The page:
Trump should be passionate about African youth empowerment
BY MAURICE ONGALA
A development consultant in Kenya
President Obama has left a legacy of escalated youth and women empowerment and more liberal US foreign policy in Africa. During his eight years in the White House, he has been on record as the US president who visited African countries the most time and signed the highest number of trade agreements as well as initiating various development initiatives between African and American entities.
Perhaps the most remarkable of these is his Young African Leaders Initiative (YALI) whose primary objective is to identify, mentor and connect outstanding young African leaders in the areas of business and entrepreneurship, civil society and public management. The YALI program has three notable components, namely Mandela Washington Fellowship where young African leaders go to top US institutions for at least six weeks to learn how their systems work; regional learning centers across Africa to identify and incubate ideas from young Africans; and a continent-wide network of YALI alumni who create and connect each other with opportunities regionally. President Obama will also be remembered as an astute champion for women empowerment and involvement in development, governance and democratic processes in Africa.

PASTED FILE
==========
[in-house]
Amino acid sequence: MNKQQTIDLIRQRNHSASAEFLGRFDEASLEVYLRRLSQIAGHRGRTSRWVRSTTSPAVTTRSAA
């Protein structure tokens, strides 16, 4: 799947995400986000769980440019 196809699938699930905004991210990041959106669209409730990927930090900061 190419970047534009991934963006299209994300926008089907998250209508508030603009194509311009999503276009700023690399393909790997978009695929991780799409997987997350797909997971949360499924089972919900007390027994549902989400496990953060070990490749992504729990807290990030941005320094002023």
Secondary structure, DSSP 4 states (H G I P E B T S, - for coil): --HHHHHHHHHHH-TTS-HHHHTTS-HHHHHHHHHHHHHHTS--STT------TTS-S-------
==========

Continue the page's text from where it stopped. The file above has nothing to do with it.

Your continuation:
Any government is an entity in perpetuity. Gains made by the administration of President Obama, and particularly those leveraged for African states, ought to be continued with a renewed impetus in order to achieve their long-term objectives.
Therefore, I expect the next US president to continue opening the borders for Africans and indigenous African companies to seek and find opportunities to trade within the US. I expect the next president to be one who is passionate about African youth empowerment and who views women as equal members of the society and is ready to invest in empowering them to achieve their maximum potentials.
Maurice Ongala is a sociologist and a development consultant based in Nairobi, Kenya with a passion for social development and living inspiration. He has consulted for the government of Kenya at the Ministry of Devolution and Planning; for Amnesty International Kenya, Nairobi; the County Government of Wajir, Kenya; the Joint United Nations Programme on HIV/AIDS (UNAIDS) in Geneva; among others. He is currently the managing consultant at Miresi Consult Ltd, a development consultancy firm he founded.